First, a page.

SNP MP Mhairi Black has announced she will be stepping down at the next General Election, saying she is tired of Westminster’s “toxic environment”.

Over nearly a decade she has gone from becoming the youngest MP to be elected in 2015 to serving as the SNP’s depute leader in the Commons.

Now aged 28, she says the thought that she has spent a third of her life in the “poisonous place” of Westminster gives her “the ick”.

Here’s we look back at five of Black’s most memorable moments.

Making history as the youngest MP

Black first came to prominence with her astounding victory in the 2015 General Election.

Not only did she win the seat of Paisley and Renfrewshire South with a massive 27% swing, she unseated Labour’s Douglas Alexander, then shadow foreign secretary who had held the seat since 1997.

At the age of 20, the university student became the youngest MP since the 17th century.

In her victory speech she said: “This election is about making the voice of this constituency and the whole of Scotland heard more effectively at Westminster than ever before.

“I pledge to use this voice not just to improve Scotland, but to pursue progressive politics for the benefit of people across the UK.”

Inspiring maiden speech

Being the ‘baby’ of the House of Commons didn’t stop Black making a storming maiden speech which won rave reviews and was shared thousands of times on social media.

She started with a dig at George Osborne abolishing housing benefit for people below the age of 21, saying: “We are now in the ridiculous situation whereby, because I am an MP, not only am I the youngest but also I am the only 20-year-old in the whole of the UK that the Chancellor is prepared to help with housing.”

Black criticised the high levels of unemployment in her constituency and the growth in the number of food banks, saying: “Food banks are not part of the welfare state. They are a sign that the welfare state is failing.”

And she referenced her family’s background as staunch Labour supporters saying: "I feel it is the Labour Party that left me, not the other way about."

Attack on UK 'fascism’

Another of Black’s speeches which went viral on social media was an impassioned statement attacking the UK Government over its immigration policy in May 2022.

Citing Downing Street’s plans to send asylum seekers to Rwanda and proposals to privatise Channel 4, the MP argued: “This is just little England elites drunk on the memory of a British Empire that no longer exists.”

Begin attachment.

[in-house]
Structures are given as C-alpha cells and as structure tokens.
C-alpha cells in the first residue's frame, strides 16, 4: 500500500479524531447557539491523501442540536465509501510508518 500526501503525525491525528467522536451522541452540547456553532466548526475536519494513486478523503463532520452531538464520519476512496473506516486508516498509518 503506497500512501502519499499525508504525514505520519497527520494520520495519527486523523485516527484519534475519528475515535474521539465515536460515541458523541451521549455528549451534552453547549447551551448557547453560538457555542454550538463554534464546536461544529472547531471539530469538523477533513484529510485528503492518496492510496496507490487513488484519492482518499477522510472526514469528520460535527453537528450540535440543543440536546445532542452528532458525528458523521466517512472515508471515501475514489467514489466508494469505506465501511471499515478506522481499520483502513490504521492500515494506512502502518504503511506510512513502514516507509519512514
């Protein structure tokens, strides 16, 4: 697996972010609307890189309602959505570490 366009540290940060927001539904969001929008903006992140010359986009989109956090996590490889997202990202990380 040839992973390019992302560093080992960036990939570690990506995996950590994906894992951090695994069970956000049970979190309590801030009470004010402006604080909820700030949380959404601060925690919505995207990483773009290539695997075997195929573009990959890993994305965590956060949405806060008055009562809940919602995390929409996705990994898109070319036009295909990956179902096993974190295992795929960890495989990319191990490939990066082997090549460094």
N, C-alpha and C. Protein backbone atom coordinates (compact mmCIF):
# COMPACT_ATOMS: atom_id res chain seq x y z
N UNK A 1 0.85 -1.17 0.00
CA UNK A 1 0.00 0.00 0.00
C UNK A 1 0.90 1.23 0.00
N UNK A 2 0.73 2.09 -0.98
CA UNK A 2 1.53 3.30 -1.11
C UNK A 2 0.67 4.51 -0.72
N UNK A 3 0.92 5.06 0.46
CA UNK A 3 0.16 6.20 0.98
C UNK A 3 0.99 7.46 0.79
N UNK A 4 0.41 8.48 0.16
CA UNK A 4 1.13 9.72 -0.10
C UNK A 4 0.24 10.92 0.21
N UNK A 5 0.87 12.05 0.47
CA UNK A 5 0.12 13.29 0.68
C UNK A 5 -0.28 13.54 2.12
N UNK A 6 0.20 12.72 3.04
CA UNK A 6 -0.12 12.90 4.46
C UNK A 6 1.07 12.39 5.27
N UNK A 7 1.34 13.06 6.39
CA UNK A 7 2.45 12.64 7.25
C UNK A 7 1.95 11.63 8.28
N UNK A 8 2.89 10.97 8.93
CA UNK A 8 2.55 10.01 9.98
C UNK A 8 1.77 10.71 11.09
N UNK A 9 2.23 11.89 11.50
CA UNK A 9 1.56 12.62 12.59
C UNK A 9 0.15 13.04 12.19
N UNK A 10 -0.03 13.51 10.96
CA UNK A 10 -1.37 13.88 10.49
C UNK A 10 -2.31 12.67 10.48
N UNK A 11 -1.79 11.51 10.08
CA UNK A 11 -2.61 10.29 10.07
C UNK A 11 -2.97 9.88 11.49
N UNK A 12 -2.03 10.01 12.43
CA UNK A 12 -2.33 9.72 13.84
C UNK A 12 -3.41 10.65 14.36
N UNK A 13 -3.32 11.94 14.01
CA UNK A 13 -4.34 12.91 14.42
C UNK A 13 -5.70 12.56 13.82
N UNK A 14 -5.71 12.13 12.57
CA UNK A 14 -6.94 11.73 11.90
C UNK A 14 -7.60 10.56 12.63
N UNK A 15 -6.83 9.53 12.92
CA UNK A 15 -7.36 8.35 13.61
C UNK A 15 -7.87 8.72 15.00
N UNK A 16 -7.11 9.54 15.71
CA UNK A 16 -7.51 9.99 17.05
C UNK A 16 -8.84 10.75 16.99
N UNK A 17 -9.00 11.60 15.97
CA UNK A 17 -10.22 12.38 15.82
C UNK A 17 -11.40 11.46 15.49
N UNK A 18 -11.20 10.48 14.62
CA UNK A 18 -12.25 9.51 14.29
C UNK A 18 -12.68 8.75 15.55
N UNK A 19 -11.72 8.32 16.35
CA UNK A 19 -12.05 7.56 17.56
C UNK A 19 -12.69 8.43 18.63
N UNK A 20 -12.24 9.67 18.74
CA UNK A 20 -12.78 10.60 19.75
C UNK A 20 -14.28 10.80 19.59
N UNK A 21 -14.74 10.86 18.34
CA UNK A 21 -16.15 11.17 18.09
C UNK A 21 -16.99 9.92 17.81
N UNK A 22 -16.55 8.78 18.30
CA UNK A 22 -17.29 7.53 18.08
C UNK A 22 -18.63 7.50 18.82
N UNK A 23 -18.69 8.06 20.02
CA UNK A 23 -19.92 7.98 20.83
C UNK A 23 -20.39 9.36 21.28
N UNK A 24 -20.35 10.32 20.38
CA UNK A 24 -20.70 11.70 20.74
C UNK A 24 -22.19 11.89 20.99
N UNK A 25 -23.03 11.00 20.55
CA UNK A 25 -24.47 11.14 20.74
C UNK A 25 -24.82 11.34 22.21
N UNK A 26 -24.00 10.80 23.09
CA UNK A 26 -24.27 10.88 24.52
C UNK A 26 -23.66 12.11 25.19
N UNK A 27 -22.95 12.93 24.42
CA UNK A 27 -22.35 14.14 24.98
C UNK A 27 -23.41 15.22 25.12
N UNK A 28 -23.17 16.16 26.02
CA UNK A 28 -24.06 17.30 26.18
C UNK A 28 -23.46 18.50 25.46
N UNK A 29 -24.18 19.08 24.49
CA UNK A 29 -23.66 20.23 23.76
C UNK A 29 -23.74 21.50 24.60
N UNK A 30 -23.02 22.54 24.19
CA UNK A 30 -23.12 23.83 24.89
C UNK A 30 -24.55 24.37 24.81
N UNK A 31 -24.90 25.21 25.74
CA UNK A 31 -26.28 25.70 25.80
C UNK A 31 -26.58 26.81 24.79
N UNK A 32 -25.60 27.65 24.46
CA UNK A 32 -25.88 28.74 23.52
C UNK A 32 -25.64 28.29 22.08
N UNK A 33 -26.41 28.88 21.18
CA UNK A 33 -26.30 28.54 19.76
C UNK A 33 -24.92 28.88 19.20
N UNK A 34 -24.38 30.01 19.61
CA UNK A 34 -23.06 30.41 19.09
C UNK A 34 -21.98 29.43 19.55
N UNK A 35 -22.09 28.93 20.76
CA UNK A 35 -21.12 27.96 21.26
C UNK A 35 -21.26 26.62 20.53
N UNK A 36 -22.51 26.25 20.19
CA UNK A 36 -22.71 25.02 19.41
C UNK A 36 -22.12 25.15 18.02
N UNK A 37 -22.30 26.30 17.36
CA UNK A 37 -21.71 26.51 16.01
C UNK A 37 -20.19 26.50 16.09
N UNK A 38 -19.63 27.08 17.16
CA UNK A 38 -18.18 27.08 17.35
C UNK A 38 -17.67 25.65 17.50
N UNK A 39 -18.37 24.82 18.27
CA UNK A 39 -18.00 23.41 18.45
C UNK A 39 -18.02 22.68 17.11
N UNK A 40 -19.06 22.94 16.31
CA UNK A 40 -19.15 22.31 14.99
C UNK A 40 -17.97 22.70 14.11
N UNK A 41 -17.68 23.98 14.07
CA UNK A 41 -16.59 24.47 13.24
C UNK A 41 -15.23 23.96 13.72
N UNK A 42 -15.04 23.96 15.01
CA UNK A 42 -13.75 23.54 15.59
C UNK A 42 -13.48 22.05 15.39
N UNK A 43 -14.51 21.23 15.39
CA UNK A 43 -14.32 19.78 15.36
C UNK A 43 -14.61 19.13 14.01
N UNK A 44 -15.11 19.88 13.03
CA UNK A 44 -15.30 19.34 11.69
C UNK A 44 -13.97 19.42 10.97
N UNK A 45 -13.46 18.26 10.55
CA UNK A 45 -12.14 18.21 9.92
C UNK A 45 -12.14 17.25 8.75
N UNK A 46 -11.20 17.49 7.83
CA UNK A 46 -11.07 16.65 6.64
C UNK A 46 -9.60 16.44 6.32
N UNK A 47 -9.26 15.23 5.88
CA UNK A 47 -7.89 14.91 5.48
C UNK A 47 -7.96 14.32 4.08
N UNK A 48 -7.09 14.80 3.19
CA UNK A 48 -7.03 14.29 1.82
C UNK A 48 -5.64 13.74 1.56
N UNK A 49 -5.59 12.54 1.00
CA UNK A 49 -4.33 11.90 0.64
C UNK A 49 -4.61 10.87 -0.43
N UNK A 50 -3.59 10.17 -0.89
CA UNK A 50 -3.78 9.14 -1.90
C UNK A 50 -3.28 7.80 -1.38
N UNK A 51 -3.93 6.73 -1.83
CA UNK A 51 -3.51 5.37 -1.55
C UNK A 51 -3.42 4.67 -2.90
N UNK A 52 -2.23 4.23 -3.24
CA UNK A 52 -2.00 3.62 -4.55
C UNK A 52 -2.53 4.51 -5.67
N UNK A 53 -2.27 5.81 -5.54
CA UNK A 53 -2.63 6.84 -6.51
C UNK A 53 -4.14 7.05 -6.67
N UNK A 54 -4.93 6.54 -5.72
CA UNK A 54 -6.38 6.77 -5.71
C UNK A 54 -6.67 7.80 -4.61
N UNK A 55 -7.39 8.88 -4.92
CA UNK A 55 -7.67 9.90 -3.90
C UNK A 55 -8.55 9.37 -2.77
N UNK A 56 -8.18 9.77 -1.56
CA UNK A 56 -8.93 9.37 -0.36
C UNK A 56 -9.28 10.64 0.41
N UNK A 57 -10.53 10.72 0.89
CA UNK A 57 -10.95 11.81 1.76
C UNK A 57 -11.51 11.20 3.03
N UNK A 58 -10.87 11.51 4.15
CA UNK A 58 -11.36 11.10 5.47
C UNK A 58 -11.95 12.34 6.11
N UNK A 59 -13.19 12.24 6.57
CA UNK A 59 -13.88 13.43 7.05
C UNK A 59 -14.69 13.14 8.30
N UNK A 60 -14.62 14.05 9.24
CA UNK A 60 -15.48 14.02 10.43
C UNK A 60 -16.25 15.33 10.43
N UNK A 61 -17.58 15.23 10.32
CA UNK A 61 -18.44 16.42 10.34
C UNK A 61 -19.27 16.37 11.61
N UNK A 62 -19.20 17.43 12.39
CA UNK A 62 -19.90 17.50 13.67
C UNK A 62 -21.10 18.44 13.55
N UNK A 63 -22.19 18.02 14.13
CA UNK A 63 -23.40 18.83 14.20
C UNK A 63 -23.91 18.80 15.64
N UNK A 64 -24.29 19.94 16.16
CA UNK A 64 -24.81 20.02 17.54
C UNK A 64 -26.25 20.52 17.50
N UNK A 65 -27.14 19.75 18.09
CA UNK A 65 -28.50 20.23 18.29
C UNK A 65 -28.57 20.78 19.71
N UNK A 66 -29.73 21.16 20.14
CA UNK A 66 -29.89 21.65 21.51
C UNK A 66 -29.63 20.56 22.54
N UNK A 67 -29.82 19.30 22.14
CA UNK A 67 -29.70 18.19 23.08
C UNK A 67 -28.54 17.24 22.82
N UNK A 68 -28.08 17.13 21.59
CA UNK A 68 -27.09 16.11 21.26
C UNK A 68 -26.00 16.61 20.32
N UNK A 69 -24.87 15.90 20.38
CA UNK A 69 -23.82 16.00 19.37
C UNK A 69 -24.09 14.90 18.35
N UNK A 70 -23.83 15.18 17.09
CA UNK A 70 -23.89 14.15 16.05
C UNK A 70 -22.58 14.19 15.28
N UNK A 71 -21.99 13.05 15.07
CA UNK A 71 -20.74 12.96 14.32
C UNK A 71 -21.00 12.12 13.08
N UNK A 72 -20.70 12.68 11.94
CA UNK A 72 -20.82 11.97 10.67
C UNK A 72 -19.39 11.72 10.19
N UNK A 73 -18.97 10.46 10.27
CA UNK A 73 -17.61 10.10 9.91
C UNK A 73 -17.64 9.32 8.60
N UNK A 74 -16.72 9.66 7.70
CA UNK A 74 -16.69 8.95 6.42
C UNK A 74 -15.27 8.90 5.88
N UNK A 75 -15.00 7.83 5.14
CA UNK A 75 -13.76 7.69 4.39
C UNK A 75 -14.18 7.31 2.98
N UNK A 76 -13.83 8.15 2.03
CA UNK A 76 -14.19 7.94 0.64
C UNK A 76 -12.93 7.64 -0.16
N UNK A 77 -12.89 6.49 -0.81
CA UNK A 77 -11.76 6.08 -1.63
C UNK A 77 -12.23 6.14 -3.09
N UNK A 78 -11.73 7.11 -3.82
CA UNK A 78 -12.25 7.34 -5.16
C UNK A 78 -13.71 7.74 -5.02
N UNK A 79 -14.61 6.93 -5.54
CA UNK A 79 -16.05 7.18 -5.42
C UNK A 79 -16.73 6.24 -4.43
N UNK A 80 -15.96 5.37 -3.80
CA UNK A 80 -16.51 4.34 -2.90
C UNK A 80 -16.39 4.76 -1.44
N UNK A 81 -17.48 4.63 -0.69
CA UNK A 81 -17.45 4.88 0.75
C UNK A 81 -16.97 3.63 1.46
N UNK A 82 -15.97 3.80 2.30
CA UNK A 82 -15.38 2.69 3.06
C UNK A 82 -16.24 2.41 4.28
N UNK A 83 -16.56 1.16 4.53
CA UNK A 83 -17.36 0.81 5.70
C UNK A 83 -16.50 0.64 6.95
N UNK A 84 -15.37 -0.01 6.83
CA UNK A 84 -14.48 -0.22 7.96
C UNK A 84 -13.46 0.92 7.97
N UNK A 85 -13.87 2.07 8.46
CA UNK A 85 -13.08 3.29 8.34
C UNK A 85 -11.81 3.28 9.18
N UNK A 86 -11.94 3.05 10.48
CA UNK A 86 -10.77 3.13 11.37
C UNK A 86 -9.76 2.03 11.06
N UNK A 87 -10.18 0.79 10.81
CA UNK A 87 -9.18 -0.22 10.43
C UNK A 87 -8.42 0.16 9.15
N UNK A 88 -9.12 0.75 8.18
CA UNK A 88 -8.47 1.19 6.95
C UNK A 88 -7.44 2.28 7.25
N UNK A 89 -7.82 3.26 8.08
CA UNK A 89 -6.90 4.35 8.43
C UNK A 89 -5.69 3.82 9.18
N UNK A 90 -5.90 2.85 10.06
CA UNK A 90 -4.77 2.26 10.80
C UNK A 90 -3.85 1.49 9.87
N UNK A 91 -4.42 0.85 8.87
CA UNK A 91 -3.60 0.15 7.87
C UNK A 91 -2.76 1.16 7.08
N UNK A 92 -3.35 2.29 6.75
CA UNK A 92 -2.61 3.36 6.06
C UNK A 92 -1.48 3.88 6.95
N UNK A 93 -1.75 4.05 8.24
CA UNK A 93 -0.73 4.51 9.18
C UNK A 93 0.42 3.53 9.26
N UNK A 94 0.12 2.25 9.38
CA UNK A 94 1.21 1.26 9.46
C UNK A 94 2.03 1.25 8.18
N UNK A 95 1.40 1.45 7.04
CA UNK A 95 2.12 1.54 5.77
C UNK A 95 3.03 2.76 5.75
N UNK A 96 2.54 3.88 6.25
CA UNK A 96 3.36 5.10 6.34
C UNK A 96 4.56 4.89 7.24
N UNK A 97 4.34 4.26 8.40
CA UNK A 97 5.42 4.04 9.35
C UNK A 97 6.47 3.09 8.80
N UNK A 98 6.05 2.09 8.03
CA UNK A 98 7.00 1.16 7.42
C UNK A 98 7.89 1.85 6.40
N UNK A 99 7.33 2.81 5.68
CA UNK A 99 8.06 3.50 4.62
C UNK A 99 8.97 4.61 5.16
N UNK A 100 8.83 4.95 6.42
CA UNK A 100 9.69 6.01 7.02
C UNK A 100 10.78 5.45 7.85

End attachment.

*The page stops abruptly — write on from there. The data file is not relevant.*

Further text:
She continued: “We have the lowest pensions in Europe, the lowest sick pay, we pretend the minimum wage is a living wage when it’s not. We miss our own economic targets time and time again. We’re happy to break international law.

“We are turning into a country where words hold no value and over the last 12 years I fear we are sleepwalking closer and closer to the f-word and I know everyone is scared to say it for fear of sounding over the top or being accused of going too far.

“But I say this with all sincerity, when I say the f-word, I’m talking about fascism. Fascism wrapped in red, white and blue.”

LGBT champion

Black has always been a champion of LGBT rights.

She recently told how her response when people ask when she came out as a lesbian is that she says them she was “never in” and is a “big fan of being gay”.

In a video for LGBT history month she hailed comedian Hannah Gadsby as her favourite “lesbian heroine” and said she wished she'd seen more LGBT people have a platform while she was growing up.

She added: “So now even in my short lifetime we are already seeing the progress continue.

“It is something to be proud of, not taken for granted.

“I do think most people are on board with it.

“It shouldn't be a thing that you are gay. It is just part of who someone is, that’s it.”

In June 2022, she tied the knot with her partner Katie at a ceremony in Glasgow, promoting a flood of good wishes on social media.

Swearing in Scots

Black was told off for using a Scots swear word in the House of Commons earlier this year.

Discussing the cost of living crisis, she spoke of the increasing levels of poverty being seen across the UK, adding that the past five Tory prime ministers had blamed the Covid pandemic and the war in Ukraine for the “havoc” they have caused.

Black continued: “This is a dangerous government making bad decisions on top of a global pandemic but mind you we shouldn’t be surprised given they seem to have been p**hed half the time at parties in No 10.”

Deputy Speaker Rosie Winterton then interjected and told Black: “I should just say to the honourable lady she really must not use language like that. Please don’t. I hope you will apologise.”

Black then replied: “Inebriated, intoxicated, they were paralytic at parties in No 10. Is that alright?”